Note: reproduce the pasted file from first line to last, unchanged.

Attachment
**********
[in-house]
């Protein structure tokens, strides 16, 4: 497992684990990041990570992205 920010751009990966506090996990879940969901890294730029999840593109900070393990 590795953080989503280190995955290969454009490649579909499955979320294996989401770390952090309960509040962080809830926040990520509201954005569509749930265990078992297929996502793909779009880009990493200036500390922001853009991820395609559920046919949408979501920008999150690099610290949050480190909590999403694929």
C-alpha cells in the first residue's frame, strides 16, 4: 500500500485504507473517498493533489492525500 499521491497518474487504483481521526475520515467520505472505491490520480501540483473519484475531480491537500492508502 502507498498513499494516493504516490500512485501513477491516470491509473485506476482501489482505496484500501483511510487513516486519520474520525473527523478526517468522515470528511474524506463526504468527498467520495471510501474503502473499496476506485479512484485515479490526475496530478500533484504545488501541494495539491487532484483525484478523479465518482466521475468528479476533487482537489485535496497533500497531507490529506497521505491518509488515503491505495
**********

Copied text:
[in-house]
């Protein structure tokens, strides 16, 4: 497992684990990041990570992205 920010751009990966506090996990879940969901890294730029999840593109900070393990 590795953080989503280190995955290969454009490649579909499955979320294996989401770390952090309960509040962080809830926040990520509201954005569509749930265990078992297929996502793909779009880009990493200036500390922001853009991820395609559920046919949408979501920008999150690099610290949050480190909590999403694929």
C-alpha cells in the first residue's frame, strides 16, 4: 500500500485504507473517498493533489492525500 499521491497518474487504483481521526475520515467520505472505491490520480501540483473519484475531480491537500492508502 502507498498513499494516493504516490500512485501513477491516470491509473485506476482501489482505496484500501483511510487513516486519520474520525473527523478526517468522515470528511474524506463526504468527498467520495471510501474503502473499496476506485479512484485515479490526475496530478500533484504545488501541494495539491487532484483525484478523479465518482466521475468528479476533487482537489485535496497533500497531507490529506497521505491518509488515503491505495